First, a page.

The startup — founded in Tel Aviv, with a second base in New York — has raised $70 million, a Series D that it will be using to continue expanding globally and investing in expanding its technology (both organically and potentially through acquisitions).

Today, Cymulate’s platform covers both on-premise and cloud networks, providing breach and attack simulations for endpoints, email and web gateways and more; automated “red teaming”; and a “purple teaming” facility to create and launch different security breach scenarios for organizations that lack the resources to dedicate people to a live red team — in all, a “holistic” solution for companies looking to make sure they are getting the most out of the network security architecture that they already have in place, in the worlds of Eyal Wachsman, Cymulate’s CEO.

“We are providing our customers with a different approach for how to do cybersecurity and get insights [on]  all the products already implemented in a network,” he said in an interview. The resulting platform has found particular traction in the current market climate. Although companies continue to invest in their security architecture, security teams are also feeling the market squeeze, which is impacting IT budgets, and sometimes headcount in an industry that was already facing a shortage of expertise. (Cymulate cites figures from the U.S. National Institute of Standards and Technology that estimate a shortfall of 2.72 million security professionals in the workforce globally.)

The idea with Cymulate is that it’s built something that helps organizations get the most out of what they already have. “And at the end, we provide our customers the ability to prioritize where they need to invest, in terms of closing gaps in their environment,” Wachsman said.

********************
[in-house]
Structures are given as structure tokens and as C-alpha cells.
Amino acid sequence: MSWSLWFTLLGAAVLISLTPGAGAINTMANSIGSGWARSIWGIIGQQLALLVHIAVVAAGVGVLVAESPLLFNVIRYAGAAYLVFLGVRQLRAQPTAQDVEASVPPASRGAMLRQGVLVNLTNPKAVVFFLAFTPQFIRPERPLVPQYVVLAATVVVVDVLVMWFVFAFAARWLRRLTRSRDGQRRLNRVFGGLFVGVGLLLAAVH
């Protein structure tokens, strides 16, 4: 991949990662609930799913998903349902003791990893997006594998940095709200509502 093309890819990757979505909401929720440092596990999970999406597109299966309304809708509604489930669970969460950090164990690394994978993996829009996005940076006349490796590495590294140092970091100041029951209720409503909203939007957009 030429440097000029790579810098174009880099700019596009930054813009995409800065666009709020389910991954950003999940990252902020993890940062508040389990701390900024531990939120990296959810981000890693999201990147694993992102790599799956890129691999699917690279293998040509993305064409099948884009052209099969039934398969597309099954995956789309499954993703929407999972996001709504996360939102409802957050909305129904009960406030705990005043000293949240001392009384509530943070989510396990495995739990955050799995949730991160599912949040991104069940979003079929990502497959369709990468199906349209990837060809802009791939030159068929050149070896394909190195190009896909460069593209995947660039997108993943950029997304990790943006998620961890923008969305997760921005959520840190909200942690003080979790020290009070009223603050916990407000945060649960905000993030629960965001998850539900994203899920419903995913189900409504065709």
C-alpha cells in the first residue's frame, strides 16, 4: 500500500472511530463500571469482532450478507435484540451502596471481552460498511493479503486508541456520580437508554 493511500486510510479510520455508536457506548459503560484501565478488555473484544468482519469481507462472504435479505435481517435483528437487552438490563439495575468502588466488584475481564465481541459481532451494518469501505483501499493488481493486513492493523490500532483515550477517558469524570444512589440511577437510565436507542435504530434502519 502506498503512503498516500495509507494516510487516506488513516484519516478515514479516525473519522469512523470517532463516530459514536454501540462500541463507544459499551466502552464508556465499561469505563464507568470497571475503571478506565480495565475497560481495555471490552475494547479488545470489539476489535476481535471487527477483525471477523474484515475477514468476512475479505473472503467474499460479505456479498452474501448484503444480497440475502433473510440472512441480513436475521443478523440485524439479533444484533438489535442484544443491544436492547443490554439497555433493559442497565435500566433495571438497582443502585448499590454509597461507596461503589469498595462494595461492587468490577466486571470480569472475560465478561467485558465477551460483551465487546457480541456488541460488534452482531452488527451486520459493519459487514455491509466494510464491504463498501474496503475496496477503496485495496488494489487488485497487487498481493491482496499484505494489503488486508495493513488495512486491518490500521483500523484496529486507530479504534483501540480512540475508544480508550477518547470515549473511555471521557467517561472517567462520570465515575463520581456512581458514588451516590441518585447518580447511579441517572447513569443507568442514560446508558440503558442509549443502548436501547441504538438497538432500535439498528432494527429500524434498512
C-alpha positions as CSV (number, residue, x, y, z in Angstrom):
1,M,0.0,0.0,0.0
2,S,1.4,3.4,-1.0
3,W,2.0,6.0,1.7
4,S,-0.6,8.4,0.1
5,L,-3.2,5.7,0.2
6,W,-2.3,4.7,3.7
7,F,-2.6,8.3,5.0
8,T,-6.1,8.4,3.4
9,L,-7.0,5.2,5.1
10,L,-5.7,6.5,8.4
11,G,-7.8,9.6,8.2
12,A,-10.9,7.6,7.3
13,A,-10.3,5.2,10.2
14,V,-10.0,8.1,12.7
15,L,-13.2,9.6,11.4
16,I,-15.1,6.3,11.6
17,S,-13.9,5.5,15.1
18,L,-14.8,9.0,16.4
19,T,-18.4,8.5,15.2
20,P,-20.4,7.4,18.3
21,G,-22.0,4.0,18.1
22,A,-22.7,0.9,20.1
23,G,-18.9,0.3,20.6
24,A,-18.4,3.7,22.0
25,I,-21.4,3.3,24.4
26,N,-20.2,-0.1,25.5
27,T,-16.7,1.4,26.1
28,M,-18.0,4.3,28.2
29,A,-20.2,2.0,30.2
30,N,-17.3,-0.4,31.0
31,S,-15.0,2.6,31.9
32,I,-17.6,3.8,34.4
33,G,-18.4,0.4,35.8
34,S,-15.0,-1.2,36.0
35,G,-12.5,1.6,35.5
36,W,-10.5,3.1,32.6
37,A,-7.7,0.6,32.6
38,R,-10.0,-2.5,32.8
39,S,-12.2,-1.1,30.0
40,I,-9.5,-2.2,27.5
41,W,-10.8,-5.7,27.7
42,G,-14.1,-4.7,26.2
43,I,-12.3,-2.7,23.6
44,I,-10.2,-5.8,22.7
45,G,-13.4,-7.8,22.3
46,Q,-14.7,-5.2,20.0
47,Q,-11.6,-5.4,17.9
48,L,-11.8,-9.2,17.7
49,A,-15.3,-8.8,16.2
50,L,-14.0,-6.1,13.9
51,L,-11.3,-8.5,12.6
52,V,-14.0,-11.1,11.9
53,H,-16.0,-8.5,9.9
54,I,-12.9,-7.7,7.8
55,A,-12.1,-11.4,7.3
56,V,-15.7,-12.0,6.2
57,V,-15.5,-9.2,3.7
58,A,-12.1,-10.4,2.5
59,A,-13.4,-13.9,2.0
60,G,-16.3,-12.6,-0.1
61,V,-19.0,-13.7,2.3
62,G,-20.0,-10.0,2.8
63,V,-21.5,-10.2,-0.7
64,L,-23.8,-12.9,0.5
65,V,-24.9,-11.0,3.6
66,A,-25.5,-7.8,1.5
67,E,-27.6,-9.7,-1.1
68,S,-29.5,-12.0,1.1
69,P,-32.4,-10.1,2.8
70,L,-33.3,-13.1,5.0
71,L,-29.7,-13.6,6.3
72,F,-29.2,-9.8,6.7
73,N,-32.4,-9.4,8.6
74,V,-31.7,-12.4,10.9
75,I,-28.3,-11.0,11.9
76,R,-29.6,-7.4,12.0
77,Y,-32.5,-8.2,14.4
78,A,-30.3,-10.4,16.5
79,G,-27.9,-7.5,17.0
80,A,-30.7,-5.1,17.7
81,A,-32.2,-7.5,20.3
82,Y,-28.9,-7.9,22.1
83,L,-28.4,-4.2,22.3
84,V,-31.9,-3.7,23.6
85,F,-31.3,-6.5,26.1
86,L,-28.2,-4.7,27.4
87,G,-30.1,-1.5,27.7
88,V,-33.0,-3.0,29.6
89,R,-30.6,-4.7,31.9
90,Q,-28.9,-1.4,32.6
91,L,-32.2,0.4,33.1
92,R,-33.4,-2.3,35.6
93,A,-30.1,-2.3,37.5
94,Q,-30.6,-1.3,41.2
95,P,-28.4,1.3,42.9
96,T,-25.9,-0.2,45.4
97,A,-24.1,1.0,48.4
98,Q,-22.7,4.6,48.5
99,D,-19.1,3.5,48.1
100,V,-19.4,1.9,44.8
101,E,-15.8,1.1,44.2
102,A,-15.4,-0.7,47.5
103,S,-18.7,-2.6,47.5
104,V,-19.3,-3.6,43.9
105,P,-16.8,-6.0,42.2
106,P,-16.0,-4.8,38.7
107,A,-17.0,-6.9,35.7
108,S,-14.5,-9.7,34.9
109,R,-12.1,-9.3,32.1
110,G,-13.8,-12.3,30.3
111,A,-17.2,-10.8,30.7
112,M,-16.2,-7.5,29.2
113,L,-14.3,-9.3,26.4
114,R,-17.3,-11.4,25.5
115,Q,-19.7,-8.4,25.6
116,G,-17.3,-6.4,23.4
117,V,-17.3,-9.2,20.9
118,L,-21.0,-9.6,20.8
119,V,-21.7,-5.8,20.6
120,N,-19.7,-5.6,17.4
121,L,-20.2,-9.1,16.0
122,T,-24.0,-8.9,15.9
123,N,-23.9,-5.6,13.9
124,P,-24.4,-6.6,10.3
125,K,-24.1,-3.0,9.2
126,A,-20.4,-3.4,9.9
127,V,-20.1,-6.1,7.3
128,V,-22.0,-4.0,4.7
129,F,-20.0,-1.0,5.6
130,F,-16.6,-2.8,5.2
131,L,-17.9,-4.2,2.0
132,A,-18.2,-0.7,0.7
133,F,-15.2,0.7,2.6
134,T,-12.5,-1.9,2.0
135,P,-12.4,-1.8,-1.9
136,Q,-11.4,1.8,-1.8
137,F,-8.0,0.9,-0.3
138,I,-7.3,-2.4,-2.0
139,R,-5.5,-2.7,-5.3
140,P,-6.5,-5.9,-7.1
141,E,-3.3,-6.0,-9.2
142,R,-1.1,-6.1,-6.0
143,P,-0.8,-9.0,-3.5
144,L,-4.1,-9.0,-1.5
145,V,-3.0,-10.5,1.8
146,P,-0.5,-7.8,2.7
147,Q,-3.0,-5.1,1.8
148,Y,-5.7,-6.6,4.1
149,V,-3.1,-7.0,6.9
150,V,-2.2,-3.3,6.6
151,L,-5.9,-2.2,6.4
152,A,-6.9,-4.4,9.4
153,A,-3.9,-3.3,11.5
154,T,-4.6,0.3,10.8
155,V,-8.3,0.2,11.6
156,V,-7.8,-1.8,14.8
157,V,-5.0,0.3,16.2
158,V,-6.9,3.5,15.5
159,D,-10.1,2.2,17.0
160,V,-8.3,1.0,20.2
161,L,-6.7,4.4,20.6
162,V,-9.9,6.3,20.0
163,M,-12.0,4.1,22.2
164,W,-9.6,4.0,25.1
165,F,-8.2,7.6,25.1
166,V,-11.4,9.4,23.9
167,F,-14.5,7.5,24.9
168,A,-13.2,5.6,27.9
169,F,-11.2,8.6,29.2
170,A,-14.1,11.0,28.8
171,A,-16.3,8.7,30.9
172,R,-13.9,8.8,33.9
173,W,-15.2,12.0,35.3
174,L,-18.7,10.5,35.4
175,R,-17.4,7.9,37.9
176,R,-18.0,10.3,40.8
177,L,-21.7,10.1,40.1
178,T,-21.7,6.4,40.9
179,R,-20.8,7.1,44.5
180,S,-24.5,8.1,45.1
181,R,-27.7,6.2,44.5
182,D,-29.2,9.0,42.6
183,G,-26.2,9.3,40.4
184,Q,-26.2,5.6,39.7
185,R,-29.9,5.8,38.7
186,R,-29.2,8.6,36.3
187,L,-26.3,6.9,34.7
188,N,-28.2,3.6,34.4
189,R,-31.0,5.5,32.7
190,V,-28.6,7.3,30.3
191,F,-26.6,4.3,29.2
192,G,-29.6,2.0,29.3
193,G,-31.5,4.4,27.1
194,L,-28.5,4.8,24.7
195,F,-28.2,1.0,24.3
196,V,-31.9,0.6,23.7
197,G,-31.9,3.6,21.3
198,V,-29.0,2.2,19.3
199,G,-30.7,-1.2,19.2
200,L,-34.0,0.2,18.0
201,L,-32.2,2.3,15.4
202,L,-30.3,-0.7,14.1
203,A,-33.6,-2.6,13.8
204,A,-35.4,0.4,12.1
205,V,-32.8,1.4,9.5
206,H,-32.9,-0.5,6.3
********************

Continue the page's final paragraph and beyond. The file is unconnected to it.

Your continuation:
The round is being led by One Peak, with Susquehanna Growth Equity (SGE), Vertex Ventures Israel, Vertex Growth and strategic backer Dell Technologies Capital also participating. (All five also backed Cymulate in its $45 million Series C last year.) Relatively speaking, this is a big round for Cymulate, doubling its total raised to $141 million, and while the startup is not disclosing its valuation, I understand from sources that it is around the $500 million mark.

Wachsman noted that the funding is coming on the heels of a big year for the startup (the irony being that the constantly escalating issue of cybersecurity and growing threat landscape spells good news for companies built to combat that). Revenues have doubled, although it’s not disclosing any numbers today, and the company is now at over 200 employees and works with some 500 paying customers across the enterprise and mid-market, including NTT, Telit, and Euronext, up from 300 customers a year ago.

Wachsman, who co-founded the company with Avihai Ben-Yossef and Eyal Gruner, said he first thought of the idea of building a platform to continuously test an organization’s threat posture in 2016, after years of working in cybersecurity consulting for other companies. He found that no matter how much effort his customers and outside consultants put into architecting security solutions annually or semi-annually, those gains were potentially lost each time a malicious hacker made an unexpected move.

“If the bad guys decided to penetrate the organization, they could, so we needed to find a different approach,” he said. He looked to AI and machine learning for the solution, a complement to everything already in the organization, to build “a machine that allows you to test your security controls and security posture, continuously and on demand, and to get the results immediately… one step before the hackers.”